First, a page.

February 23, 2009

The Ontario branch of the Canadian Union of Public Employees -- which represents teaching assistants in the province -- has voted to boycott Israel universities to oppose that country's policies in Gaza, CBC News reported. The union backed away from a proposal to boycott individual Israeli scholars and now says it is only opposed to institutional ties to Israel universities.

February 23, 2009

President Obama on Friday chose a University of North Dakota official to head the Health Resources and Services Administration, the Department of Health and Human Services agency that, among other things, oversees the federal health professions programs that help train nurses and other health workers. The president announced the selection of Mary Wakefield, director of the university's Center for Rural Health and associate dean for rural health at North Dakota's School of Medicine and Health Sciences. She is a former nurse and a former aide to U.S. Sen. Kent Conrad of North Dakota.

February 23, 2009

Adjunct leaders from a variety of institutions and different parts of the country on Sunday formally agreed to create the National Coalition for Adjunct Equity, which will aim to be a new national voice for those off the tenure track. The co-chairs of the new group are Deborah Louis , who teache at Asheville-Buncombe Technical Community College and Eastern Kentucky University, and Maria Maisto, who teaches at the University of Akron. Maiston, in a statement, said: "Current economic conditions have made adjunct faculty even more vulnerable than usual. We believe it is imperative that a national organization dedicated only to contingent faculty be formed to educate the public about the need for just and equitable treatment of what is now 70 percent of the teaching faculty nationally.”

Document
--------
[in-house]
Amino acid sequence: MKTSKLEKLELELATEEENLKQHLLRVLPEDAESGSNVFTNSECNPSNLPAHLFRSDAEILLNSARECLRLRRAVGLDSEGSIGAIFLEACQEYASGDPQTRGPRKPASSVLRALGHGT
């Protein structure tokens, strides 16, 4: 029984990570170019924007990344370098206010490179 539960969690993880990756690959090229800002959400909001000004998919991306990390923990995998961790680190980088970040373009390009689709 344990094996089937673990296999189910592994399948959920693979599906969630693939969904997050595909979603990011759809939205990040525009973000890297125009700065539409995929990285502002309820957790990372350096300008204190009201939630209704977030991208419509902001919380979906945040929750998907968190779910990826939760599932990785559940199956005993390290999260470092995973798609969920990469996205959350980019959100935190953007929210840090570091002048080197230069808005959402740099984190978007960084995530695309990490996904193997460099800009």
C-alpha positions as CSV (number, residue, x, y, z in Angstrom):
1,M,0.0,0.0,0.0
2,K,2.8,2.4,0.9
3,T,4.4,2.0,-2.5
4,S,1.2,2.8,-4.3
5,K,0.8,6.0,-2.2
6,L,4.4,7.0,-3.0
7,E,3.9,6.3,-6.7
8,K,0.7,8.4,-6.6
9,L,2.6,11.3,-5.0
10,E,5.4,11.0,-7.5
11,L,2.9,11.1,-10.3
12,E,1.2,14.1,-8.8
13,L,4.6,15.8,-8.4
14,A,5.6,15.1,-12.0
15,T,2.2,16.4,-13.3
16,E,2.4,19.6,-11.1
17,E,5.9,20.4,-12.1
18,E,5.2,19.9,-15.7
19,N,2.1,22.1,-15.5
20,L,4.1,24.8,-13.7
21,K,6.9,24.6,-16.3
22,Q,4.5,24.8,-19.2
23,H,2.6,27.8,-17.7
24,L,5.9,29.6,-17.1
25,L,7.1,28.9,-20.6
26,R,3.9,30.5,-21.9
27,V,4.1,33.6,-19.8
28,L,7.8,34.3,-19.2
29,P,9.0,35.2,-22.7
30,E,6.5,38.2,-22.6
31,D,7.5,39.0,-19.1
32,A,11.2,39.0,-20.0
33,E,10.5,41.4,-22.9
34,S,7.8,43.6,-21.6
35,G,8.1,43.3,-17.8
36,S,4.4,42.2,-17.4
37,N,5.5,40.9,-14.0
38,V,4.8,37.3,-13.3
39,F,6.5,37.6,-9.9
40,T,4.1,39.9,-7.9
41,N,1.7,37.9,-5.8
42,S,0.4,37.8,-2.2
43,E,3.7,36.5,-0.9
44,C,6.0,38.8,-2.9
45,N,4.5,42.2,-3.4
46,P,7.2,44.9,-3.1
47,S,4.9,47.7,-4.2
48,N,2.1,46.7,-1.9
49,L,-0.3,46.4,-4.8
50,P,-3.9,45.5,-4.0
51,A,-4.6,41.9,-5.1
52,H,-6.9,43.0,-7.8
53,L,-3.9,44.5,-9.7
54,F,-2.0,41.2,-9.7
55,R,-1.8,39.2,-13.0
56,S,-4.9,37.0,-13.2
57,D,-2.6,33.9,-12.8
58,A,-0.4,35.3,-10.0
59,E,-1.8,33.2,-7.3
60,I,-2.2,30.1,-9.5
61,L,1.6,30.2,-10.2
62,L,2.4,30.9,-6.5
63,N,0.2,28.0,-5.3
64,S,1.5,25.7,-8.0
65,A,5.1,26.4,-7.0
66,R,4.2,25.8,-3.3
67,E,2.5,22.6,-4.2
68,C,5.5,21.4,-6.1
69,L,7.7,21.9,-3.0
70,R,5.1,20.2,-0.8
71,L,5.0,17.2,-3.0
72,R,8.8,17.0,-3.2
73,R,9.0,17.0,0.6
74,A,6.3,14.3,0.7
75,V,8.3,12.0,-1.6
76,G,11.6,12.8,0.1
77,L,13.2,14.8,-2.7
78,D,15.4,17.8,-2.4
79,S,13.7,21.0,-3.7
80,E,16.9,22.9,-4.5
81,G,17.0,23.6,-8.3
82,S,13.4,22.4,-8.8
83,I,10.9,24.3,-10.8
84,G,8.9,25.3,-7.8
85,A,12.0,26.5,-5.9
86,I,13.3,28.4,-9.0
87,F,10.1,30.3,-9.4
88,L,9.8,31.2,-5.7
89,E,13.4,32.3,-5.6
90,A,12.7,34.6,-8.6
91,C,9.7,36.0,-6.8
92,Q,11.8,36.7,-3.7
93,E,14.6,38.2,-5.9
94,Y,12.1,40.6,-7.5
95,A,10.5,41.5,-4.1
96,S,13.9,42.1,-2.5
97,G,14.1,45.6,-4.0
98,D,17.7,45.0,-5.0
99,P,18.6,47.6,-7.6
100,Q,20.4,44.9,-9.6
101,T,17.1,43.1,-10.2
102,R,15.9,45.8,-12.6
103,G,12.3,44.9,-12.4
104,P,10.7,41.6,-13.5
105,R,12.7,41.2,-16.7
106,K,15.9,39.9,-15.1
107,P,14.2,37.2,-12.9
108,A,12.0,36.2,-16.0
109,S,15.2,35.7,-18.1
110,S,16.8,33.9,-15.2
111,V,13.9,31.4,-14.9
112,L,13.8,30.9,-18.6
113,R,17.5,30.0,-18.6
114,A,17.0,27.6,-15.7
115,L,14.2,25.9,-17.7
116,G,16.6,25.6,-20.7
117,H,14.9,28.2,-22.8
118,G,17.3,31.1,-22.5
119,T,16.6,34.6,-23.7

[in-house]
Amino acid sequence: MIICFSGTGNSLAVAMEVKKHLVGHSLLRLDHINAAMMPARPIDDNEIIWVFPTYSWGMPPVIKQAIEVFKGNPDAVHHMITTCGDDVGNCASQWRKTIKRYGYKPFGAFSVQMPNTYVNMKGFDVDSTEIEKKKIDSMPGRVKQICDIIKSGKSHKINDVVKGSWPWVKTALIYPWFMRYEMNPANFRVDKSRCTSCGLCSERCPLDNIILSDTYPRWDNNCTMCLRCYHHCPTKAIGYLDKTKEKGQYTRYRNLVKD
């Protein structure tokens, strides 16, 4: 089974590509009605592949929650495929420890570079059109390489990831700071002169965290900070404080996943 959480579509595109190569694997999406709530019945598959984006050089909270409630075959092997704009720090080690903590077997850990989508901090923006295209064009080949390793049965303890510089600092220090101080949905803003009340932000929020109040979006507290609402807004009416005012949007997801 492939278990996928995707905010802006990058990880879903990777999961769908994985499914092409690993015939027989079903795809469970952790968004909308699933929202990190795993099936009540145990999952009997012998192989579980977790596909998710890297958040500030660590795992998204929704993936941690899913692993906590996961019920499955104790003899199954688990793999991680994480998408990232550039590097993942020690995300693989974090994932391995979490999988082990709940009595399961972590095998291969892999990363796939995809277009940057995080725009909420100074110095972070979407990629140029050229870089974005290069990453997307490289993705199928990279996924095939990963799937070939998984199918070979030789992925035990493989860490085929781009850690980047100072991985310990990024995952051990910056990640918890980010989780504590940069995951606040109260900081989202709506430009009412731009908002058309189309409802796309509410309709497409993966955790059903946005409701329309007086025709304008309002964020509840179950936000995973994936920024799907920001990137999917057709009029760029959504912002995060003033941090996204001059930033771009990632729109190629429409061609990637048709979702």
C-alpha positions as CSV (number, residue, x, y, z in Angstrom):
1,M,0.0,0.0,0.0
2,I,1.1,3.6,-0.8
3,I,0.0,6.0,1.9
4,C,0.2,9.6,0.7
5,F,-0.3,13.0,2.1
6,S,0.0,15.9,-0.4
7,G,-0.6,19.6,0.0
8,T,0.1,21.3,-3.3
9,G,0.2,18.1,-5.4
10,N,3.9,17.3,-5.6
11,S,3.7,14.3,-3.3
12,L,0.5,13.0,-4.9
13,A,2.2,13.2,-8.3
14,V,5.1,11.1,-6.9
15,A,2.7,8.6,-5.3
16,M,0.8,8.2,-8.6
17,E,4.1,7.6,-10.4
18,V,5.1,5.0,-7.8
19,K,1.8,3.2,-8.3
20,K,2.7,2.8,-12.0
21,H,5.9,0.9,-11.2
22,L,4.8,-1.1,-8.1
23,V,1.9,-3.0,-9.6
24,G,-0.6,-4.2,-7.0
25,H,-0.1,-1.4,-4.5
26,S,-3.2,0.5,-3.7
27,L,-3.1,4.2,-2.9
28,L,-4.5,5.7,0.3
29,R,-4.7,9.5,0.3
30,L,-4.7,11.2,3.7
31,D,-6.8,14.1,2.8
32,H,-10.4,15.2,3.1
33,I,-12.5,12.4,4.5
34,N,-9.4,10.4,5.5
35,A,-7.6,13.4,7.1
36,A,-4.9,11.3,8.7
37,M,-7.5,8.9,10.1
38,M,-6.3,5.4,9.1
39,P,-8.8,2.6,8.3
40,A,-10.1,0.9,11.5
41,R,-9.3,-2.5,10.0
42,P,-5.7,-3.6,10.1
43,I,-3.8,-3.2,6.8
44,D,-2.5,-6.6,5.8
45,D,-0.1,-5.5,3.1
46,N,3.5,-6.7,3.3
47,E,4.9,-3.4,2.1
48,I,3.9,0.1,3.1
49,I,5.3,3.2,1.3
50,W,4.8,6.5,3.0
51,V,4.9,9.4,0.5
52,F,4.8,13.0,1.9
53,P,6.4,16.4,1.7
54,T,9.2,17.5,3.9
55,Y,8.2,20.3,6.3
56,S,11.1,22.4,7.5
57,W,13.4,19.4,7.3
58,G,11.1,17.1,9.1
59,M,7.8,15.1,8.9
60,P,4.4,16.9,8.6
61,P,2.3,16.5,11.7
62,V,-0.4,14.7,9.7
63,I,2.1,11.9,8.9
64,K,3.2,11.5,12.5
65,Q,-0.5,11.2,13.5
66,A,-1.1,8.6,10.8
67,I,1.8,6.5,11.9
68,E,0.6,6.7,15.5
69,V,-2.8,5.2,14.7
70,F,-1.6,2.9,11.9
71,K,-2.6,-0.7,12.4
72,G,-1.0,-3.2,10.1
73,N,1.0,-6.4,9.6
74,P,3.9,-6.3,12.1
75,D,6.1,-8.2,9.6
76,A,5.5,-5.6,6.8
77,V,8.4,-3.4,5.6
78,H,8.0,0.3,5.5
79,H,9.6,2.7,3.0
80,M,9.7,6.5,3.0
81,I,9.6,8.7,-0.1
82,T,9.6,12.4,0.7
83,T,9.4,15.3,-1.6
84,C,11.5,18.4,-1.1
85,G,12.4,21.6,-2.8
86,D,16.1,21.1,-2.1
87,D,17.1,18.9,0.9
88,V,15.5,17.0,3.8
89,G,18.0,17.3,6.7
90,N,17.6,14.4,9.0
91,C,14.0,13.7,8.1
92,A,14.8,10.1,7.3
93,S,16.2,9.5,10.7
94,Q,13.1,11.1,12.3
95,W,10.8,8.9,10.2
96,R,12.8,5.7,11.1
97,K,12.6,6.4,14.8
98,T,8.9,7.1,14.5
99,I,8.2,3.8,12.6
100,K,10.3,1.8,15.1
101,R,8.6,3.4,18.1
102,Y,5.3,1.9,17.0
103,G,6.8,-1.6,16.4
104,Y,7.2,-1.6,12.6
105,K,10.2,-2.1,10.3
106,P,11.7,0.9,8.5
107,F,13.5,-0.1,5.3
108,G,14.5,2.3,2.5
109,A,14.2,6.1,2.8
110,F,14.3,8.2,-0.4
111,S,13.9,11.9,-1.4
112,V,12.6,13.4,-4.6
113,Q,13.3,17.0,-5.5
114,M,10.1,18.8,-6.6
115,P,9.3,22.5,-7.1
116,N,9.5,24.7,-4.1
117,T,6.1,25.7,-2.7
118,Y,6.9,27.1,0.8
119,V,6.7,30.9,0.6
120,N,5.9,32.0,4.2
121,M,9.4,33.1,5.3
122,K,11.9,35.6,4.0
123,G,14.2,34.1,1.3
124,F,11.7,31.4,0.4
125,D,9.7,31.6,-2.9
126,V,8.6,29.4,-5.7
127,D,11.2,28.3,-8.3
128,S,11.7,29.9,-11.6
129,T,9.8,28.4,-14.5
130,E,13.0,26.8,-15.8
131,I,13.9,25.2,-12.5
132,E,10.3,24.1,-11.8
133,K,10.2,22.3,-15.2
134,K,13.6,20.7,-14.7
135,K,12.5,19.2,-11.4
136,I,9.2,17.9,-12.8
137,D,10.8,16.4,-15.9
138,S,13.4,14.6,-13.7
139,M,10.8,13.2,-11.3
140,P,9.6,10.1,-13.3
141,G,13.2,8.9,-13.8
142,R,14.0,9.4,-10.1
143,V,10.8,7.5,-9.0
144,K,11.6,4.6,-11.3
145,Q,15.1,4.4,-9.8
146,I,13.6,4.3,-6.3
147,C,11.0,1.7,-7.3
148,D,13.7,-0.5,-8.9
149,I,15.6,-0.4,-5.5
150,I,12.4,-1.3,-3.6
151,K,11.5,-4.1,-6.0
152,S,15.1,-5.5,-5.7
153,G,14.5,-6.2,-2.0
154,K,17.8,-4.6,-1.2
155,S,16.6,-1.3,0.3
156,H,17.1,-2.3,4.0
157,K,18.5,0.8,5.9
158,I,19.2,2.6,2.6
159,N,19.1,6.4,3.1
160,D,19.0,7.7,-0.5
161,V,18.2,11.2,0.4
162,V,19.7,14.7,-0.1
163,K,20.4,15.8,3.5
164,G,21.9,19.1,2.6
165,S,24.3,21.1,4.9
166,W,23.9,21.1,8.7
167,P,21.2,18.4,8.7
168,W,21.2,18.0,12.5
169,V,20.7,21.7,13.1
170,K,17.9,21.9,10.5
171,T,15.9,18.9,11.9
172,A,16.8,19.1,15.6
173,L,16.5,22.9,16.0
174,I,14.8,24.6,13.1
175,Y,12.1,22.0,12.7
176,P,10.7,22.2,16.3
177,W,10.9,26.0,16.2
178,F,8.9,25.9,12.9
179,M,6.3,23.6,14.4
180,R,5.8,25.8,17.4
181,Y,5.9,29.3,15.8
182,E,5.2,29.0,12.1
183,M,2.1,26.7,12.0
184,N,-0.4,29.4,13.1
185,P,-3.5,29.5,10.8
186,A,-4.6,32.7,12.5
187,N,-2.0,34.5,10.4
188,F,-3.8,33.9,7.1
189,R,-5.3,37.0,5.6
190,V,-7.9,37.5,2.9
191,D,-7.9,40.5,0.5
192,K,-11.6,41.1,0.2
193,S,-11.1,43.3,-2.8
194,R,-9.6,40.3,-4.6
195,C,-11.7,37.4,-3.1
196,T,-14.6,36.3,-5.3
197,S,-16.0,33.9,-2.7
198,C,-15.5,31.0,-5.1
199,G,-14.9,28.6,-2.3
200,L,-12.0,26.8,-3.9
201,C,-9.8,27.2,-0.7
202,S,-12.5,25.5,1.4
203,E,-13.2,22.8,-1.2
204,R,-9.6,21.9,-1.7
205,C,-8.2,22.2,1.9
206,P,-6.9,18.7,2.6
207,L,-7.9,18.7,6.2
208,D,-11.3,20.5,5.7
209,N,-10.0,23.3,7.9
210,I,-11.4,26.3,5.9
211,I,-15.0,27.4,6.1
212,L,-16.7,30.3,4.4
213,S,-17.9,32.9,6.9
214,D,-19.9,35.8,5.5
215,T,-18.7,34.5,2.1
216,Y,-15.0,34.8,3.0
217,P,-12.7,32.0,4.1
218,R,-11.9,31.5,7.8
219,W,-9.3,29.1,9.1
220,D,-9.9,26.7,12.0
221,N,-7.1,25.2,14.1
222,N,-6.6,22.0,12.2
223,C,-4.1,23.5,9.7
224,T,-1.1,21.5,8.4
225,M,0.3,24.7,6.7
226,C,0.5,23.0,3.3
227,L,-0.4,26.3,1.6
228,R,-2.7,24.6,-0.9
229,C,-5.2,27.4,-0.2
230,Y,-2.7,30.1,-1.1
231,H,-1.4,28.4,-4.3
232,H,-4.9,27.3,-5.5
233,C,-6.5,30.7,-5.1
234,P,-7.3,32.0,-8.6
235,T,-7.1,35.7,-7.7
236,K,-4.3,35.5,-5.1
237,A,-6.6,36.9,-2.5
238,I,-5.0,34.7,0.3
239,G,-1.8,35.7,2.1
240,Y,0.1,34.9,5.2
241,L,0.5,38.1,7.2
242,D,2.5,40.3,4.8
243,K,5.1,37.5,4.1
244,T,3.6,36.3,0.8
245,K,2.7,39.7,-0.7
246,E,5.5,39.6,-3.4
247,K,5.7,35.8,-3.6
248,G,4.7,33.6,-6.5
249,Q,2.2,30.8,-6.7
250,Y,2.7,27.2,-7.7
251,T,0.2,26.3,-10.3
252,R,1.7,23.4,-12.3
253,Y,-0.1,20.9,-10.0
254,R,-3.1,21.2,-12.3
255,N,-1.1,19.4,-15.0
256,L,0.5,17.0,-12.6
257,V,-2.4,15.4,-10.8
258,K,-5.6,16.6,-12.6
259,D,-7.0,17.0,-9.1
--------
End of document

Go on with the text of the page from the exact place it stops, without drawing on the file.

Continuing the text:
February 22, 2009

The Iowa Supreme Court on Friday ruled that a fraternity had the right to sue the University of Iowa for its use in a disciplinary hearing of a tape – made secretly and illegally – of hazing activities. But the court also reduced damages awarded by a lower court. The tape was made by a student who lived in the Phi Delta Theta house, but who was not a member of the fraternity. While he could not attend fraternity initiations, he was able to leave a recorder in the room where they took place. A lower court ordered damages to be paid by both the university and Phillip Jones, who was at the time of the dispute vice president of student services. The lower court ordered the university to pay $100 for each day the fraternity was suspended (a total that was nearly $100,000). But the Supreme Court found that because the punishment was for both hazing and alcohol violations, the payments should be recalculated to cover time related only to the hazing charges. Further, because Jones did not know it was illegal to use the tape, the court said he could not be found personally liable.

February 22, 2009

The Federal Bureau of Investigation on Friday announced the arrests of four people charged with harassing and endangering University of California researchers who work with animals. In one incident, those arrested are charged with trying to enter the home of a researcher in Santa Cruz. In another incident, three of those arrested have been linked to fliers that publicized the home addresses and personal information of university researchers who work with animals – two of whom then had firebombs left at their homes. “With so many legal options to make their voices heard … it is inexcusable and cowardly for these people to resort to terrorizing the families of those with whom they do not agree,” said Charlene B. Thornton, special agent in charge of the FBI’s San Francisco office, in a statement. The Animal Liberation Press Office sent an e-mail to reporters saying that those arrested had engaged only in peaceful and legal protest.